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Am J Nephrol. 1998;18(1):42-9.

Studies on the pathogenesis of hypokalemia in Gitelman's syndrome: role of bicarbonaturia and hypomagnesemia.

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Department of Medicine, St. Michael's Hospital, Toronto, Ont., Canada.



Hypokalemia and renal potassium (K) wasting are hallmarks of the group of disorders called Bartter's syndrome. The presence of hypomagnesemia and a low rate of excretion of calcium are currently used to characterize a subgroup of these patients as having Gitelman's syndrome (GS) in which the molecular lesion is a defect in the thiazide-sensitive NaCl cotransporter in the distal convoluted tubule. This study was undertaken to examine whether bicarbonaturia or hypomagnesemia exacerbates the kaliuresis in patients with GS.


Six patients with most of the diagnostic features of GS were examined. To examine the role of bicarbonaturia, the transtubular K concentration gradient (TTKG) was assessed before and after an oral load of NH4Cl which caused the urine pH to be < 6. To evaluate the role of hypomagnesemia, the TTKG was examined after an infusion of enough magnesium (Mg) to achieve normal levels of Mg in plasma for close to 24 h.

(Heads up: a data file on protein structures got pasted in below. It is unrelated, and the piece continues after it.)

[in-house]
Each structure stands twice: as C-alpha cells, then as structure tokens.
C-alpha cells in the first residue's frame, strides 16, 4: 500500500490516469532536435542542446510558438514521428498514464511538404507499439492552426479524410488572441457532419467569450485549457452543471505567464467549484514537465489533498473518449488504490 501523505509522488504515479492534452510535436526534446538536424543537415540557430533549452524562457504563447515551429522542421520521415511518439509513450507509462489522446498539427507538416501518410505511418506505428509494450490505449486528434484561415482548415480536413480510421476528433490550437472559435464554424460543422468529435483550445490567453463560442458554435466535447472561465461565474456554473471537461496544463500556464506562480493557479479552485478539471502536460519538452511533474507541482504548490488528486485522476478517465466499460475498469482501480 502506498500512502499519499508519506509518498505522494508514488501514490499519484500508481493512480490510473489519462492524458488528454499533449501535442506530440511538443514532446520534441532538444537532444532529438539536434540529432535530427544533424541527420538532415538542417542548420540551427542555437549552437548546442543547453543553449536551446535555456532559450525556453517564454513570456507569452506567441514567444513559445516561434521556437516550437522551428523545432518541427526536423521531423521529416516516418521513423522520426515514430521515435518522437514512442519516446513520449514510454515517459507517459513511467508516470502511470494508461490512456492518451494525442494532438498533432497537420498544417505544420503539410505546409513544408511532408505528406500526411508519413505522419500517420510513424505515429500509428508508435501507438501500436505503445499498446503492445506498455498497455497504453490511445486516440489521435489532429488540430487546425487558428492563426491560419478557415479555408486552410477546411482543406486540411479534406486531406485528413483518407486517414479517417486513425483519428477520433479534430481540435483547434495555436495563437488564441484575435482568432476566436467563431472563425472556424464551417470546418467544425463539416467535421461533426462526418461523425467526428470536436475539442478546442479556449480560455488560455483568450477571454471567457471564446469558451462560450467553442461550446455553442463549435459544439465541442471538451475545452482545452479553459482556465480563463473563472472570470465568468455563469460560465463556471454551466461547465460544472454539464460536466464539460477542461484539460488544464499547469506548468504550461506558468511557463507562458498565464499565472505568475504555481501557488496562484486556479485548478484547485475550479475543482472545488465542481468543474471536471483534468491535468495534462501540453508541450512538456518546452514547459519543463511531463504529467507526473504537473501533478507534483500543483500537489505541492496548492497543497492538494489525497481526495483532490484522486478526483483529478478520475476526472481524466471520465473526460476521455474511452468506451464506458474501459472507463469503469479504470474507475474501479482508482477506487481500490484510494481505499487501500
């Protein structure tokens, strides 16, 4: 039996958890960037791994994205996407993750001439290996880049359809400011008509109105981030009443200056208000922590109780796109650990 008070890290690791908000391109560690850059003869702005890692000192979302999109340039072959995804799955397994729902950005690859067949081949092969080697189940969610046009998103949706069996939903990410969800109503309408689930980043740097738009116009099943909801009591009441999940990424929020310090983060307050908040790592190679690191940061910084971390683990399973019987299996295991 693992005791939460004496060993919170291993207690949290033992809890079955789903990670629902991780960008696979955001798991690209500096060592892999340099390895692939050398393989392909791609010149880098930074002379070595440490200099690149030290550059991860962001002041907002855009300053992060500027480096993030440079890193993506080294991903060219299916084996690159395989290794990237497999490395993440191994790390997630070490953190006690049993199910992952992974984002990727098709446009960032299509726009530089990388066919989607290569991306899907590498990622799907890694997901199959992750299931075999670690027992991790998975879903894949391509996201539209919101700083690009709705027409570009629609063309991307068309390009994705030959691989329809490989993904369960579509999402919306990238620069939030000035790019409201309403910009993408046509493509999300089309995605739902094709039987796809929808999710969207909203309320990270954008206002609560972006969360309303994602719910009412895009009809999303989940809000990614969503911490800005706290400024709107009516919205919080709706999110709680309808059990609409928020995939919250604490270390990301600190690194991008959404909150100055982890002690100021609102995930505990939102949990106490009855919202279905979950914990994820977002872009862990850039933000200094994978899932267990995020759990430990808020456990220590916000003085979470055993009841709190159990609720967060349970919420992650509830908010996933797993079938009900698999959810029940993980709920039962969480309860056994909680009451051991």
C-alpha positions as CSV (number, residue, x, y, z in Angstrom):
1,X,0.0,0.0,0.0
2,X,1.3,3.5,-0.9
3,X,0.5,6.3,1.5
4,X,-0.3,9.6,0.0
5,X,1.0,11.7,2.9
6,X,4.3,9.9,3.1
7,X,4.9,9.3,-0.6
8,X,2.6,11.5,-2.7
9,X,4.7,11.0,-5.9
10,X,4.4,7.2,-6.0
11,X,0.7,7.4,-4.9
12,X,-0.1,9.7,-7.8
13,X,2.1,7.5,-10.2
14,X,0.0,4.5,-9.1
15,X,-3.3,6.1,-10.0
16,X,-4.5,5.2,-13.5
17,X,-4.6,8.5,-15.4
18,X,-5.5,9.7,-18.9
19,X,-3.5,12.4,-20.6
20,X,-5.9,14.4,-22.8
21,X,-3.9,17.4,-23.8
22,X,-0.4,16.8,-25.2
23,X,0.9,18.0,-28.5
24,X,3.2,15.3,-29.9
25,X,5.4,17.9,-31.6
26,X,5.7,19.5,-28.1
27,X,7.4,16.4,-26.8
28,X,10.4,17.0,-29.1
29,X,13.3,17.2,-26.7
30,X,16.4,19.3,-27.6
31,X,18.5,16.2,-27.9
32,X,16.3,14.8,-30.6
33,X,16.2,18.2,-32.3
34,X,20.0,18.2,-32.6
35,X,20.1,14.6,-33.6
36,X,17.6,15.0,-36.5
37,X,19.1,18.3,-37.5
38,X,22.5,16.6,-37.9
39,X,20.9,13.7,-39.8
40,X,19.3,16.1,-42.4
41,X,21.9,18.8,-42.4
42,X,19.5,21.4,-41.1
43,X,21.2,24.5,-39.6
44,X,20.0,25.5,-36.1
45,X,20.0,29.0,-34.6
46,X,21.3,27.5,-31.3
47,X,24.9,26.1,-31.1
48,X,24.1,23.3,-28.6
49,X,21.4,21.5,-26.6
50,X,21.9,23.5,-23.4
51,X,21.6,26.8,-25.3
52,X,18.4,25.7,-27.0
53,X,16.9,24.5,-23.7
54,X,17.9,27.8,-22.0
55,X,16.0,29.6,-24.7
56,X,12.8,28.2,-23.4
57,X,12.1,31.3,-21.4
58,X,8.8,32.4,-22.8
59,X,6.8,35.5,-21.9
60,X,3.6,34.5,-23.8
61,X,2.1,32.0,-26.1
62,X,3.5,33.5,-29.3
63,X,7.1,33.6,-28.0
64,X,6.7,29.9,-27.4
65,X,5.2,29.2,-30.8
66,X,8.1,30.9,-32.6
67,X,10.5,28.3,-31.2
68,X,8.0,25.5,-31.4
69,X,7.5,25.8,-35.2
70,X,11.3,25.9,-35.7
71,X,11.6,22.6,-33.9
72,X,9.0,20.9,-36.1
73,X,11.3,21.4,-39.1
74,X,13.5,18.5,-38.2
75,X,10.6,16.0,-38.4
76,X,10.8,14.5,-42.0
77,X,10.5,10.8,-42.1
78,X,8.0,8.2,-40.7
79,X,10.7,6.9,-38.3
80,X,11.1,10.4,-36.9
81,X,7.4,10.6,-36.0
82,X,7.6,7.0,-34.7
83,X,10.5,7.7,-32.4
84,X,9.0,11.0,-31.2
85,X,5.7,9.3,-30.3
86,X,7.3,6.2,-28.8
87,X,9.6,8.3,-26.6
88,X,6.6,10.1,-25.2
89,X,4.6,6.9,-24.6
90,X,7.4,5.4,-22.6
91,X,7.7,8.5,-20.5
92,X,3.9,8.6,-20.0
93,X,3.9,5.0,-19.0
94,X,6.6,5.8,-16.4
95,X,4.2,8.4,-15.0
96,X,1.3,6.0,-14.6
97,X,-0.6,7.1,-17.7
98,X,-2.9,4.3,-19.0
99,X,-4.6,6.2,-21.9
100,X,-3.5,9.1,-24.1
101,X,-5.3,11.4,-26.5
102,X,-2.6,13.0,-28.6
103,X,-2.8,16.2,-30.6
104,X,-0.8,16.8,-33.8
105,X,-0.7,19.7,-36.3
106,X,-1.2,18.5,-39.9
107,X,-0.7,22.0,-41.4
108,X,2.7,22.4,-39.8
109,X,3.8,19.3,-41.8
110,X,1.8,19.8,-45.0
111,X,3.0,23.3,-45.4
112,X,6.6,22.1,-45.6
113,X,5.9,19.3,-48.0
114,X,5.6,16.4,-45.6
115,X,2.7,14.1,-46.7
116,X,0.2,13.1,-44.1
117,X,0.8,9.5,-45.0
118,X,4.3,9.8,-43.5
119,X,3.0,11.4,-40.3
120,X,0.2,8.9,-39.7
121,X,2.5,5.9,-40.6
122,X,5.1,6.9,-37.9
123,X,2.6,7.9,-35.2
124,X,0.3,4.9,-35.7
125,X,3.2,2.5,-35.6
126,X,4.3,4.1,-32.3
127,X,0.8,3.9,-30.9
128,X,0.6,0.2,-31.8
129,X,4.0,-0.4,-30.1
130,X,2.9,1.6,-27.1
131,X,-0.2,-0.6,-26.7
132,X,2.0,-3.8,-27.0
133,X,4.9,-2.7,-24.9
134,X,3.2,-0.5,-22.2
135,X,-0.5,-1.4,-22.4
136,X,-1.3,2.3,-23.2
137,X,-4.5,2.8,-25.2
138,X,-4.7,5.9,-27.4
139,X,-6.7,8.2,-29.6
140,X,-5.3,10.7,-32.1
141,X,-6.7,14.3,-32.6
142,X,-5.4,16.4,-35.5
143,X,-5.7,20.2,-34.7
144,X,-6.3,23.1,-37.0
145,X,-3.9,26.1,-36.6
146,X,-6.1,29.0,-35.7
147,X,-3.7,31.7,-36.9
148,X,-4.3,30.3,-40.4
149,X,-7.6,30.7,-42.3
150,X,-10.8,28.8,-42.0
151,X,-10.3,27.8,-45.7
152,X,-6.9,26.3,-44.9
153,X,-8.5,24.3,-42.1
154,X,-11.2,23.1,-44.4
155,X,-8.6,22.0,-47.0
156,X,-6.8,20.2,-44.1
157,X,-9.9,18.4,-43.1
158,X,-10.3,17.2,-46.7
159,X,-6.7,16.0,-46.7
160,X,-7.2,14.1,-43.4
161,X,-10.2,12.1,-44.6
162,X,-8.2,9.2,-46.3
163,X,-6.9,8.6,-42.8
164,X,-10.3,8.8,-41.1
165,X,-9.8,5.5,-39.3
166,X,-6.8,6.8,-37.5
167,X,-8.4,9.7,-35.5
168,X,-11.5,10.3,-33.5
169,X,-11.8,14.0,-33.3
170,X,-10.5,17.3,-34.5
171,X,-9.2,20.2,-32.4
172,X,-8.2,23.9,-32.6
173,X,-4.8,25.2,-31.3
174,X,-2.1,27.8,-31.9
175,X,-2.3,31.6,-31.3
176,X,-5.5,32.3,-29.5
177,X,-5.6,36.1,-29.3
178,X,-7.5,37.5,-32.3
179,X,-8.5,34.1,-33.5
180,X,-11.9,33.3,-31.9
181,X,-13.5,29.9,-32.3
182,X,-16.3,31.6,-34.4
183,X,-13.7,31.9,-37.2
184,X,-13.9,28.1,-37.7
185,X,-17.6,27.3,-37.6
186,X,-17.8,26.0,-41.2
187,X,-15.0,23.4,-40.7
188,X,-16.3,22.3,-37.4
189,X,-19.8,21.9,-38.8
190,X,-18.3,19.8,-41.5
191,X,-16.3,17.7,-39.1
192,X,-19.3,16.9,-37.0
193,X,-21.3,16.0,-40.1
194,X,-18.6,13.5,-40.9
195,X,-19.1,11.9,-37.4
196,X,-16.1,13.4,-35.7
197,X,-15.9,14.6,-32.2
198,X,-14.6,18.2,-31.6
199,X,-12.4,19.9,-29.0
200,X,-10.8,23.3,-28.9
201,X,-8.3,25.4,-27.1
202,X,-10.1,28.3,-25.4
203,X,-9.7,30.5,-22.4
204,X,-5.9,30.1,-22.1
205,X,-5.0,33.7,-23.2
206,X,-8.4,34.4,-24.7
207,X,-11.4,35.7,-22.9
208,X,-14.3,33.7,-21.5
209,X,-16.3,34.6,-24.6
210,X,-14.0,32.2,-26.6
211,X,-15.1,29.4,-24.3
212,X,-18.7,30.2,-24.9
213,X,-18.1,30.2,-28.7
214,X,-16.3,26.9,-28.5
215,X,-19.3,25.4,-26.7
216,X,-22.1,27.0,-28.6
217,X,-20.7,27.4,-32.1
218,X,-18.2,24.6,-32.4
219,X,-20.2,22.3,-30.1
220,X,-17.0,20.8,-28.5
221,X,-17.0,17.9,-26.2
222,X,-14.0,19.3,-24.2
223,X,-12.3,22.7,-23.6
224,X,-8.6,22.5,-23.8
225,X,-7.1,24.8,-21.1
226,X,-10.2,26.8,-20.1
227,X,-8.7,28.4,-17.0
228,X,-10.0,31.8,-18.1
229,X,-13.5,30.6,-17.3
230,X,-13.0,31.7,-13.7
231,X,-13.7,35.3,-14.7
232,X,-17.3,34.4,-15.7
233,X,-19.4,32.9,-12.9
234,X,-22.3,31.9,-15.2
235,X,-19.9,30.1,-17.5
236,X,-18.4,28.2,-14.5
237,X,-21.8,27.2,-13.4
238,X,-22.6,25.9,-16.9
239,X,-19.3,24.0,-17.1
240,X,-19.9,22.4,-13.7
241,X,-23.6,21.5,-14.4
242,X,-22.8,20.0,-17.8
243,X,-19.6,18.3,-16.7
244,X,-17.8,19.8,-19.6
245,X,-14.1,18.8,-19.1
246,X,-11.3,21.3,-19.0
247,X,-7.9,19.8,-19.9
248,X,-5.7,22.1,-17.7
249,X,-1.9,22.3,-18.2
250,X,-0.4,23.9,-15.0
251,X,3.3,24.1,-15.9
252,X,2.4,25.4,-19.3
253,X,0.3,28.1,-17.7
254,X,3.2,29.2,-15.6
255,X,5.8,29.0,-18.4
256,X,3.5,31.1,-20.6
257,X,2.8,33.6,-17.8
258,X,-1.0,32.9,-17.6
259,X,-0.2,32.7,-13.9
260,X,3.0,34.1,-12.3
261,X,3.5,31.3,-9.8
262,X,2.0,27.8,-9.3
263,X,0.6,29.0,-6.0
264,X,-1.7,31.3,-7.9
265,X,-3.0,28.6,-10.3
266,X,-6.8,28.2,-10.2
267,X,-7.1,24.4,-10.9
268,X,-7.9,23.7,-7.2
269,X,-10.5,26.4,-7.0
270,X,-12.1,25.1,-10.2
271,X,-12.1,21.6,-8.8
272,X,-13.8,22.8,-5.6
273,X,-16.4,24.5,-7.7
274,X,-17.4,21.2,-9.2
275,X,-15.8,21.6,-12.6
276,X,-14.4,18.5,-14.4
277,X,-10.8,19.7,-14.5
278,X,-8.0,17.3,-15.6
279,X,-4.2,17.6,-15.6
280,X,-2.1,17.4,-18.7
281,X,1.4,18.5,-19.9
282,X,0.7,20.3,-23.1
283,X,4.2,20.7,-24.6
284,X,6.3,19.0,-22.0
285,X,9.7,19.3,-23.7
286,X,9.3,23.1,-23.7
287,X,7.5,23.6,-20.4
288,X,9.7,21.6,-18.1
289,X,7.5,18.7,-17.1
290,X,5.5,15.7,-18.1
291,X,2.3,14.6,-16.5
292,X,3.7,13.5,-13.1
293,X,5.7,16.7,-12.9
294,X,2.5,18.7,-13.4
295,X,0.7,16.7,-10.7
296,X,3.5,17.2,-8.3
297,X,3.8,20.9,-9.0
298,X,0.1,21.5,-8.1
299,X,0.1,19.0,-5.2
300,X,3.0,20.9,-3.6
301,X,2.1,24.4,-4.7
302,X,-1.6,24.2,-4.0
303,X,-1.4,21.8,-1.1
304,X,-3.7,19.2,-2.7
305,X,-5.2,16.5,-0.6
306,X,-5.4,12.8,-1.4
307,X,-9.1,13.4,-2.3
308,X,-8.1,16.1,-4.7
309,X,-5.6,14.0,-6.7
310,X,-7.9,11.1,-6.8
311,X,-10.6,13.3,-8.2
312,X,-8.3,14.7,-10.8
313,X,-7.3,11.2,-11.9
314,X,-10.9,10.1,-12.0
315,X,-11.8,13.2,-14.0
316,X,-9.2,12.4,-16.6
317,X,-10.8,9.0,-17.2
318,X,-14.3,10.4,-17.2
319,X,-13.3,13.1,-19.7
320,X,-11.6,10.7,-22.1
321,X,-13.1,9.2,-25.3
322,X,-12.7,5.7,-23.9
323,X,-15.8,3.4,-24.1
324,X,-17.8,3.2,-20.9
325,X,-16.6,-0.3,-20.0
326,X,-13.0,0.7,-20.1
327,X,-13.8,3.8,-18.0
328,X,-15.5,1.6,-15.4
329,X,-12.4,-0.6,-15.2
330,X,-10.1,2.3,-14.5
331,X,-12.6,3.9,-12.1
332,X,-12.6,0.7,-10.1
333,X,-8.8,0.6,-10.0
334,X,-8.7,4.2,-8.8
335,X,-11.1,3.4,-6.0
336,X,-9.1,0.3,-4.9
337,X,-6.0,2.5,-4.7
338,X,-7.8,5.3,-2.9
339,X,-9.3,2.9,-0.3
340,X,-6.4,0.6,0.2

The TTKG remained very high even when the pH of the urine was < 6.0. An infusion of Mg caused the TTKG to approach expected values for hypokalemia in 4 of 6 patients. The infusion of Mg was extended in 1 patient who had a sustained high TTKG for 24 h; the TTKG remained elevated for 96 h despite normal plasma Mg levels.


Bicarbonaturia does not play a critical role in maintaining the very high TTKG in these patients. The K wasting in 4 of 6 of these patients could largely be attributed to hypomagnesemia and/or Mg depletion. The plasma aldosterone level tended to be higher in patients who did not respond to the infusion of Mg. Therefore, these patients may not represent a homogeneous group with regard to the pathophysiology of their renal K wasting.

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